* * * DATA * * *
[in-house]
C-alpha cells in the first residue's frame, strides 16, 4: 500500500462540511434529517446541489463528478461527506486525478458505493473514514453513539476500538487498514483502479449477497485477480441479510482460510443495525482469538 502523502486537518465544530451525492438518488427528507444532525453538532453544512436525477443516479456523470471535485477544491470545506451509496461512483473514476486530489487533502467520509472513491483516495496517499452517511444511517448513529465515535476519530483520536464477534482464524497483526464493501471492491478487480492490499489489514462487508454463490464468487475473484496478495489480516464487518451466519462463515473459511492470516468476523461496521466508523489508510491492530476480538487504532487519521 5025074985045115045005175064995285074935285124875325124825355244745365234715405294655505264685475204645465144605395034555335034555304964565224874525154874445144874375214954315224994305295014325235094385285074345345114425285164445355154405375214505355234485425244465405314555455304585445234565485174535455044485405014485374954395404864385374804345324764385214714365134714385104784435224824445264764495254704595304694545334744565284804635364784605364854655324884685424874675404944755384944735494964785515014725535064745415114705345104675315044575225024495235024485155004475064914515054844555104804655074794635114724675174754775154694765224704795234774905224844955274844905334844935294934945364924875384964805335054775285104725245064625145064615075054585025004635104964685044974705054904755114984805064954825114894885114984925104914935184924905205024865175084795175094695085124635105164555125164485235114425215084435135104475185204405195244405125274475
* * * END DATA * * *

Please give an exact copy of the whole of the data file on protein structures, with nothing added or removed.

[in-house]
C-alpha cells in the first residue's frame, strides 16, 4: 500500500462540511434529517446541489463528478461527506486525478458505493473514514453513539476500538487498514483502479449477497485477480441479510482460510443495525482469538 502523502486537518465544530451525492438518488427528507444532525453538532453544512436525477443516479456523470471535485477544491470545506451509496461512483473514476486530489487533502467520509472513491483516495496517499452517511444511517448513529465515535476519530483520536464477534482464524497483526464493501471492491478487480492490499489489514462487508454463490464468487475473484496478495489480516464487518451466519462463515473459511492470516468476523461496521466508523489508510491492530476480538487504532487519521 5025074985045115045005175064995285074935285124875325124825355244745365234715405294655505264685475204645465144605395034555335034555304964565224874525154874445144874375214954315224994305295014325235094385285074345345114425285164445355154405375214505355234485425244465405314555455304585445234565485174535455044485405014485374954395404864385374804345324764385214714365134714385104784435224824445264764495254704595304694545334744565284804635364784605364854655324884685424874675404944755384944735494964785515014725535064745415114705345104675315044575225024495235024485155004475064914515054844555104804655074794635114724675174754775154694765224704795234774905224844955274844905334844935294934945364924875384964805335054775285104725245064625145064615075054585025004635104964685044974705054904755114984805064954825114894885114984925104914935184924905205024865175084795175094695085124635105164555125164485235114425215084435135104475185204405195244405125274475